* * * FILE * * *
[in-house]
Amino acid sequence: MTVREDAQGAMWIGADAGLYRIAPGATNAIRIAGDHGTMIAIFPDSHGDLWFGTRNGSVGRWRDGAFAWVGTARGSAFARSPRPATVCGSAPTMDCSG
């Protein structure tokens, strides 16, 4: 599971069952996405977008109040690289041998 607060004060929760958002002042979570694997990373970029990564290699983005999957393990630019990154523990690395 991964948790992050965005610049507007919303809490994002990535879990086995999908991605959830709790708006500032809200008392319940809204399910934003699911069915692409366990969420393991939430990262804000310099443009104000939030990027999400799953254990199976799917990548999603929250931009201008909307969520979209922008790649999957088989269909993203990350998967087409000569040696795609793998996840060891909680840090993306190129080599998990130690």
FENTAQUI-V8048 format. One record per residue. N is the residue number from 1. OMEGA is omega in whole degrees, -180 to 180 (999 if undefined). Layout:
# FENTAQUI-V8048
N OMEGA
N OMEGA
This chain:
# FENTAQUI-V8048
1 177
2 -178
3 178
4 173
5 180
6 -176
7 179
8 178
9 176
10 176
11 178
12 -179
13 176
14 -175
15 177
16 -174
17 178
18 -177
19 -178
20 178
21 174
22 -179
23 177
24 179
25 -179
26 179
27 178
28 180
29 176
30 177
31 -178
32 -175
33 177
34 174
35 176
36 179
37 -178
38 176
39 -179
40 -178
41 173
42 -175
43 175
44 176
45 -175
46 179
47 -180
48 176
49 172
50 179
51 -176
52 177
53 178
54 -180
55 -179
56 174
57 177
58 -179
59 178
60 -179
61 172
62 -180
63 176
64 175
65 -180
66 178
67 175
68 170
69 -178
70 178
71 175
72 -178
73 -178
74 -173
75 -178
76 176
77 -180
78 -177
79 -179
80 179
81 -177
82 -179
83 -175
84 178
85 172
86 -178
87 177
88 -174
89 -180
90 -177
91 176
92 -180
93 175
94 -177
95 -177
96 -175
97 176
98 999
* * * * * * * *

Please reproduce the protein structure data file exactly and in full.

[in-house]
Amino acid sequence: MTVREDAQGAMWIGADAGLYRIAPGATNAIRIAGDHGTMIAIFPDSHGDLWFGTRNGSVGRWRDGAFAWVGTARGSAFARSPRPATVCGSAPTMDCSG
């Protein structure tokens, strides 16, 4: 599971069952996405977008109040690289041998 607060004060929760958002002042979570694997990373970029990564290699983005999957393990630019990154523990690395 991964948790992050965005610049507007919303809490994002990535879990086995999908991605959830709790708006500032809200008392319940809204399910934003699911069915692409366990969420393991939430990262804000310099443009104000939030990027999400799953254990199976799917990548999603929250931009201008909307969520979209922008790649999957088989269909993203990350998967087409000569040696795609793998996840060891909680840090993306190129080599998990130690």
FENTAQUI-V8048 format. One record per residue. N is the residue number from 1. OMEGA is omega in whole degrees, -180 to 180 (999 if undefined). Layout:
# FENTAQUI-V8048
N OMEGA
N OMEGA
This chain:
# FENTAQUI-V8048
1 177
2 -178
3 178
4 173
5 180
6 -176
7 179
8 178
9 176
10 176
11 178
12 -179
13 176
14 -175
15 177
16 -174
17 178
18 -177
19 -178
20 178
21 174
22 -179
23 177
24 179
25 -179
26 179
27 178
28 180
29 176
30 177
31 -178
32 -175
33 177
34 174
35 176
36 179
37 -178
38 176
39 -179
40 -178
41 173
42 -175
43 175
44 176
45 -175
46 179
47 -180
48 176
49 172
50 179
51 -176
52 177
53 178
54 -180
55 -179
56 174
57 177
58 -179
59 178
60 -179
61 172
62 -180
63 176
64 175
65 -180
66 178
67 175
68 170
69 -178
70 178
71 175
72 -178
73 -178
74 -173
75 -178
76 176
77 -180
78 -177
79 -179
80 179
81 -177
82 -179
83 -175
84 178
85 172
86 -178
87 177
88 -174
89 -180
90 -177
91 176
92 -180
93 175
94 -177
95 -177
96 -175
97 176
98 999